It’s been discussed numerous times how family sitcoms, especially Black ones, began to disappear after the 2000s. In 2021, Netflix’s The Upshaws entered the chat and has since brought back the nostalgia that’s been missing on television. Not only has the show aided in filling a massive void, but it came swinging with the perfect formula: Quality acting, witty writing, dynamic stories, character-driven humor, and a theme song.

Describing herself as a “sitcom baby,” creator and executive producer Regina Y. Hicks having the genre’s influence in her DNA is a part of why the series has been a hit. With the recent release of season 2, the team’s aim was to dig deeper into the stories being told, as well as the characters similar to how they successfully did in the first season.

The comedy show hones in on creating storylines around situations that can happen in anybody’s family, which is seen play out with its characters’ relationships such as between Lucretia (Wanda Sykes) and Bennie (Mike Epps), as well as Regina (Kim Fields), Lucretia, and their sister Althea (Kym Whitley), who is introduced in season 2.

“In every family, there’s drama, fun, and comedy across the board — Black, white, whatever — and we just love the dynamics,” Hicks recently shared with Shadow and Act. “We love the dynamic of the sisters. We love Lucretia and Bennie and how the parents deal with the children. And also how they grow. Aaliyah and Kelvin in the pilot didn’t even really know each other. They crossed at her party and didn’t have much to say. Now, they’re helping each other. So, we like to take the dynamics that we set up in place, and based on those dynamics, people get into crisis based on those.”

Along with the characters’ dynamics and complex stories, at the heart of the show is “keeping it real.” There’s no such thing as a picture-perfect family, and The Upshaws fully represent the fact on screen. For Hicks, she hopes bringing authenticity through a sitcom can play a role in saving it from being a dying art form.

Regina Y. Hicks (R), with fellow Black woman showrunner Karen Gist (L) in 2015. | Photo: Getty

“I love how we do the theme of everything doesn't always wrap up in a bow. I think especially in sitcoms, that things can be as real as the dramas we watch. People like the episodic part from one to the other. They're not standalone episodes. They actually follow an art. They follow a story.”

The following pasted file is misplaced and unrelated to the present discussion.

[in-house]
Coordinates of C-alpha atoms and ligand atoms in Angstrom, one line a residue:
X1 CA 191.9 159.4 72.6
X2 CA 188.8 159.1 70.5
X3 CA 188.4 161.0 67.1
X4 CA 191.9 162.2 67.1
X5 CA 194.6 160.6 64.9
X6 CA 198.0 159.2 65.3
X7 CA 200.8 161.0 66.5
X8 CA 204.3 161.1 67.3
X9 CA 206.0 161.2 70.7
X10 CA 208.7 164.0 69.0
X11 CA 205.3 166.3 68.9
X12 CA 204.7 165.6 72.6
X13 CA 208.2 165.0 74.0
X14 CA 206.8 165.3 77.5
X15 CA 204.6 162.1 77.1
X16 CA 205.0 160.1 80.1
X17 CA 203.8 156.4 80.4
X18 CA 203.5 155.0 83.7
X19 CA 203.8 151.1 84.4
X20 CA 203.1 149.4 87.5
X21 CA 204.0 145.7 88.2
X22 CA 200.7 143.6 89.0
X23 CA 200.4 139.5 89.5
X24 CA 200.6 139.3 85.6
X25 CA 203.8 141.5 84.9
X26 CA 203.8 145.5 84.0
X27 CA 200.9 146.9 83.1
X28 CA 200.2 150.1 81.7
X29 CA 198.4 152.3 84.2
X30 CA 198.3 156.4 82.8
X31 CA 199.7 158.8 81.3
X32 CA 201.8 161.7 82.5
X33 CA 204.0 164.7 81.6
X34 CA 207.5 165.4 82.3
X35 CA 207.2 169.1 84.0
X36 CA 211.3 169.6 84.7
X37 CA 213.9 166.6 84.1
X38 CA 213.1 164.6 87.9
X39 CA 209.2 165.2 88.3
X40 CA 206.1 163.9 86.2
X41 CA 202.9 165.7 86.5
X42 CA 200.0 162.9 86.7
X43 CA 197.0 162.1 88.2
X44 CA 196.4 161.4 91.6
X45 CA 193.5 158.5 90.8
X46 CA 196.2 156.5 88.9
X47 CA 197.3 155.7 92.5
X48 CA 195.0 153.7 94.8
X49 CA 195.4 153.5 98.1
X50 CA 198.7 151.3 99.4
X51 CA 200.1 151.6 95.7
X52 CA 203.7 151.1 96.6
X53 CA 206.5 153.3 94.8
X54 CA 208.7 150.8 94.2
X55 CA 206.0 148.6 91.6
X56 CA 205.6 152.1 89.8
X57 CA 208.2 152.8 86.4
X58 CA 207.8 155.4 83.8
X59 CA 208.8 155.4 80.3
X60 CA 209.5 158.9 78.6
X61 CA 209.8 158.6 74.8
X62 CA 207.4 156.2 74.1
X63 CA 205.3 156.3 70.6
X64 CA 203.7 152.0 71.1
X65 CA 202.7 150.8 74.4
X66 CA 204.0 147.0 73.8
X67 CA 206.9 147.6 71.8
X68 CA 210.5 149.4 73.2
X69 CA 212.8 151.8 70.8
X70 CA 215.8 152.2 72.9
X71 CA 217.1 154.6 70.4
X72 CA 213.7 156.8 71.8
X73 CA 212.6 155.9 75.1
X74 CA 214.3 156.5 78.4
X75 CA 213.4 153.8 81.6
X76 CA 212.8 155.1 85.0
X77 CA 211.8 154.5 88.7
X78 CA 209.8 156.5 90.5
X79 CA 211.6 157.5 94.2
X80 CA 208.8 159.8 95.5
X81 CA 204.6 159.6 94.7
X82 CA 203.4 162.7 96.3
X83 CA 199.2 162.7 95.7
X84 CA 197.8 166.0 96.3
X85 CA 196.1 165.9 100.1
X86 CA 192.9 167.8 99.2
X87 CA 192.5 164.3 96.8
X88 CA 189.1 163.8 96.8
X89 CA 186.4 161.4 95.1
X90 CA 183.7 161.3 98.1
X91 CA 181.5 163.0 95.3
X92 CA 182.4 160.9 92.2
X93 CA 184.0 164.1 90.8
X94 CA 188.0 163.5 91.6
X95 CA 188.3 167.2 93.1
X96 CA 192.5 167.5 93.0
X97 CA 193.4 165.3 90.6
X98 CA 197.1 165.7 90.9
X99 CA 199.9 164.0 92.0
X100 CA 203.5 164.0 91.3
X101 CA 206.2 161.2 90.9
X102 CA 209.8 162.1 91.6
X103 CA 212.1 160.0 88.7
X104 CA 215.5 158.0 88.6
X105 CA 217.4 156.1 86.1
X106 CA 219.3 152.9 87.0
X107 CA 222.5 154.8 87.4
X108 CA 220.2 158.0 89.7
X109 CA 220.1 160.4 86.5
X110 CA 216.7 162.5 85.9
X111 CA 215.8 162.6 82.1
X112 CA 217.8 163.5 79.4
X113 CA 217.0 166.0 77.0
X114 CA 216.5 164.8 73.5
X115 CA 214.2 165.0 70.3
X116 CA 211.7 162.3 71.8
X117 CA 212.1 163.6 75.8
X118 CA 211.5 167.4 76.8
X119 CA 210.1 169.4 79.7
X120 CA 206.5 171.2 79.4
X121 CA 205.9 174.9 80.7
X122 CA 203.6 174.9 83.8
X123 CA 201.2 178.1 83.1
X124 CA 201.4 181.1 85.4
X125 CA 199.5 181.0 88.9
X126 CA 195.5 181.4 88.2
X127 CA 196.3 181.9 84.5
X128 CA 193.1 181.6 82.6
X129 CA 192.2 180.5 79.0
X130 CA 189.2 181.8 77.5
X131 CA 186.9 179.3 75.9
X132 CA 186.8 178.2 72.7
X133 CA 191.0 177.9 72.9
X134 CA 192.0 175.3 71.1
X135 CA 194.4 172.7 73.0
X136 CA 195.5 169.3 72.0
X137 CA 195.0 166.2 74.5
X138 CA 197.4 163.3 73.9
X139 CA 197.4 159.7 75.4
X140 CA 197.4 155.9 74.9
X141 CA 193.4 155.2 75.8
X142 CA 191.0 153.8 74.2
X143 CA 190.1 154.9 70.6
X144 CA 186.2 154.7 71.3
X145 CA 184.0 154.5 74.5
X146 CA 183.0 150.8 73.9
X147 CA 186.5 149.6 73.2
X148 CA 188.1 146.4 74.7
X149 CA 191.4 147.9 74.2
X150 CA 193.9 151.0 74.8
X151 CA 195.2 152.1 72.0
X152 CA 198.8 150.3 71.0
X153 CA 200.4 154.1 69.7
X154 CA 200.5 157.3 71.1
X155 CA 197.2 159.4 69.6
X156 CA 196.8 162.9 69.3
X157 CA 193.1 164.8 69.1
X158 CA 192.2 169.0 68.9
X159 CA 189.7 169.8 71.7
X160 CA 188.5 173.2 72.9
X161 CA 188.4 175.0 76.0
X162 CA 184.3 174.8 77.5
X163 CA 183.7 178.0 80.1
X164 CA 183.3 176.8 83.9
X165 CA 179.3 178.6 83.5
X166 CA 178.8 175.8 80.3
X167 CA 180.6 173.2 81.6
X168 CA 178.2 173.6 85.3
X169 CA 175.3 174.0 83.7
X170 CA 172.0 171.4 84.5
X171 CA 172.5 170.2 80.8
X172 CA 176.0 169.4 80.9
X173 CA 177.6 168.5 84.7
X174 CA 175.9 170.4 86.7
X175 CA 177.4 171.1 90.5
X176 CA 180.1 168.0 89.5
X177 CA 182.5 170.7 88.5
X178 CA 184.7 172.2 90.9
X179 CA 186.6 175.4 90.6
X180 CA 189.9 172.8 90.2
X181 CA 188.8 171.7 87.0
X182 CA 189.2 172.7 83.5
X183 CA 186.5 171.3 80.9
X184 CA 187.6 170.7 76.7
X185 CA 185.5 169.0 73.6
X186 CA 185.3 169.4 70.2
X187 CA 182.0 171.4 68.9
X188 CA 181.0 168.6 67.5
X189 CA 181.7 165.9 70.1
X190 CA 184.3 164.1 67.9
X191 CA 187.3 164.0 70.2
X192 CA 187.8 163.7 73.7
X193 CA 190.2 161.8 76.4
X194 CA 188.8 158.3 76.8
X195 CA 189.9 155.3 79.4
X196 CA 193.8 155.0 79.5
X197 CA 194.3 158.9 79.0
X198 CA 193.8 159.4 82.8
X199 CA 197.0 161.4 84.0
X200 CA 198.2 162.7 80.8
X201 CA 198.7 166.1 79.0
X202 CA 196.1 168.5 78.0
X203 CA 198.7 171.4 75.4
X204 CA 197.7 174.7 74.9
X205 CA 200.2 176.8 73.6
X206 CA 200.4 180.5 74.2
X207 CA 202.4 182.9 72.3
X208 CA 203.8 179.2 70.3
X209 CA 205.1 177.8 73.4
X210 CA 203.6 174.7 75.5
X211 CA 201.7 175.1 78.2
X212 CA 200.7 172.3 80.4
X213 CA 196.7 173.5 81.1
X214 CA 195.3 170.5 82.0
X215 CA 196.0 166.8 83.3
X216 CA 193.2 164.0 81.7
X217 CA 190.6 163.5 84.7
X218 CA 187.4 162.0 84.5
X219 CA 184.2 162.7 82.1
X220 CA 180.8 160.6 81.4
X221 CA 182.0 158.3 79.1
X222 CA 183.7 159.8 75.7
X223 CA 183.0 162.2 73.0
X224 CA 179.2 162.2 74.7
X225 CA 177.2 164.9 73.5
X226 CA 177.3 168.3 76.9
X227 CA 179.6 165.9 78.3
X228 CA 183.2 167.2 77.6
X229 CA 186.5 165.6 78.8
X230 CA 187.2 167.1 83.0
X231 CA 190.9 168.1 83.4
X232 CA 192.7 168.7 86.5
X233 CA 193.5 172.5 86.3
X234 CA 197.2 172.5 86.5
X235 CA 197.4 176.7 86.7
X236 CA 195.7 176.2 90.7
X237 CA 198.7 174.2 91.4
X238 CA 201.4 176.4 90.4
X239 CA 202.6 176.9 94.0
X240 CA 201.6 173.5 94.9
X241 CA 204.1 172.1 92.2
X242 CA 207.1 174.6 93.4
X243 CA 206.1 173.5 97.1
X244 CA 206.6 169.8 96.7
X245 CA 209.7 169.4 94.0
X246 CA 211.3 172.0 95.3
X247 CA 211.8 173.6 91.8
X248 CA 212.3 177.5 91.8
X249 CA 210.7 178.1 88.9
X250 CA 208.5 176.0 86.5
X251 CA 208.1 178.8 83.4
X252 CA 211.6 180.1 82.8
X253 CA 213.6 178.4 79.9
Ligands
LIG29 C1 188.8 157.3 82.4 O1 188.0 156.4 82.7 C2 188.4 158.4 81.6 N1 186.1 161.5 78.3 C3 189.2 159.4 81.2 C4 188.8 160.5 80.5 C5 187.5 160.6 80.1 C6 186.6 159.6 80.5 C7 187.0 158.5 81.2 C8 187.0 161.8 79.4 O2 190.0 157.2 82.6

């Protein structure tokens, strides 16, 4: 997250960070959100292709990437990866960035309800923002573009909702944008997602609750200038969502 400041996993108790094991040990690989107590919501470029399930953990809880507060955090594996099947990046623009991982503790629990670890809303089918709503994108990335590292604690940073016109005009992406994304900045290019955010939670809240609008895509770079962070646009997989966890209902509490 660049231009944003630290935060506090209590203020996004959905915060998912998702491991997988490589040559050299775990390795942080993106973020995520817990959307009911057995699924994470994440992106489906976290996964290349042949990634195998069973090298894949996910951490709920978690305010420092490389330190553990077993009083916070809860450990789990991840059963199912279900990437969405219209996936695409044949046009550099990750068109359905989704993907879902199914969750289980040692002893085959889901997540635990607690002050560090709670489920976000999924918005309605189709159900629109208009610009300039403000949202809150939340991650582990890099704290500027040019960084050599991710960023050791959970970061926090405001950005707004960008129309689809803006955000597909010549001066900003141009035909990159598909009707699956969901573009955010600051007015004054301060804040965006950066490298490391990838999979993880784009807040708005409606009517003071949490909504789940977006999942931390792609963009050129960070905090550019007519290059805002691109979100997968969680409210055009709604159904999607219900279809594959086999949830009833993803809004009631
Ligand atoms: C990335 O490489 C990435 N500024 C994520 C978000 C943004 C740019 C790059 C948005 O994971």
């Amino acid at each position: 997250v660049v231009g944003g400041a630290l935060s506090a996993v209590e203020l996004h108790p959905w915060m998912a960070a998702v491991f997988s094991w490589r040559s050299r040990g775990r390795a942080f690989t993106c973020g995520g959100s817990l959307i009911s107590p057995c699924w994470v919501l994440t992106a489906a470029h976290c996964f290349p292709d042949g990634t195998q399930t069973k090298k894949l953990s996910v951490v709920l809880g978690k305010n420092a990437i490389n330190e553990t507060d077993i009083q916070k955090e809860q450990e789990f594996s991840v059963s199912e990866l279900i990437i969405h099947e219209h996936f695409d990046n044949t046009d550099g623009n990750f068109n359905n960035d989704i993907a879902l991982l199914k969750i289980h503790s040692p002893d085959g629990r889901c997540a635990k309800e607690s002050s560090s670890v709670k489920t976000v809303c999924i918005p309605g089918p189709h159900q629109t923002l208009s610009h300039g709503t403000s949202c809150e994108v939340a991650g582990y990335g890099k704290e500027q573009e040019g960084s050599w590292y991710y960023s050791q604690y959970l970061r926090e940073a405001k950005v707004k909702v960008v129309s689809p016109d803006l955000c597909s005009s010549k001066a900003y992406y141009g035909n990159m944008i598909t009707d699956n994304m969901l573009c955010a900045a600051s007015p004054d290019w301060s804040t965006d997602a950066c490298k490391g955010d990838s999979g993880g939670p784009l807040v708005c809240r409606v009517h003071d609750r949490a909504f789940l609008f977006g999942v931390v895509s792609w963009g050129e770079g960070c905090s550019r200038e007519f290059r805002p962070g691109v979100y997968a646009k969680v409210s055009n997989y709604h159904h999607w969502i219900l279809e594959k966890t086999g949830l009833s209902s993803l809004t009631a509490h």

She continued: “I think we kinda got away from it for a while. People were like soured on sitcoms. Everybody was single camera. But I hope that this will show people that there’s a successful way to do sitcoms and to make sure sitcoms don’t die out.”

Throughout the series, the writing doesn’t only play a significant role in making the sitcom a success but it's also the actors. For instance, in regard to the constant, hilarious verbal jabs between Bennie and Lucretia, Hicks credits Epps and Sykes for it.

“Wanda’s not afraid to poke fun at herself and Mike as well. They sometimes even on the spot come up with digs at each other and they’re such good sports. That’s why it’s so funny because we don’t have actors that are like, ‘Oh no, I don’t like people making fun of me.’  They’re not those people at all. They’re like, ‘These are characters, they’re not us. And this is how they relate to each other.’ There’s love there, but this is how they relate to each other. And so they go at it 110 percent and that realness really shows up on screen. And that’s why we smile and laugh at the jokes.”

With living in a time where it’s easy to feel overwhelmed, having a good laugh can truly put one back into good spirits. From the humorous storylines to the comedic timing shared between cast members, Hicks ultimately wants the show to serve as a vessel for laughter.

“In times that we are in now or will face, it’s like to laugh at ourselves and to be able to do like a real belly laugh, that’s all I’m looking for,” she shared. “That’s the legacy I want to leave with that people really enjoyed it and people laughed. I was part of the process from concept to editing it and I still watch it and laugh. Those people still make me laugh.”

As for what’s to come for part two of the second season, Hicks revealed to Shadow and Act that unexpected surprises are on the way that the show has been building up to. In short, fans will see why things go down but still won’t necessarily see it coming. While there’s no official premiere date, she believes there’s a possibility for this fall. Stay tuned!

The Upshaws season 2, Part 1, is currently streaming on Netflix.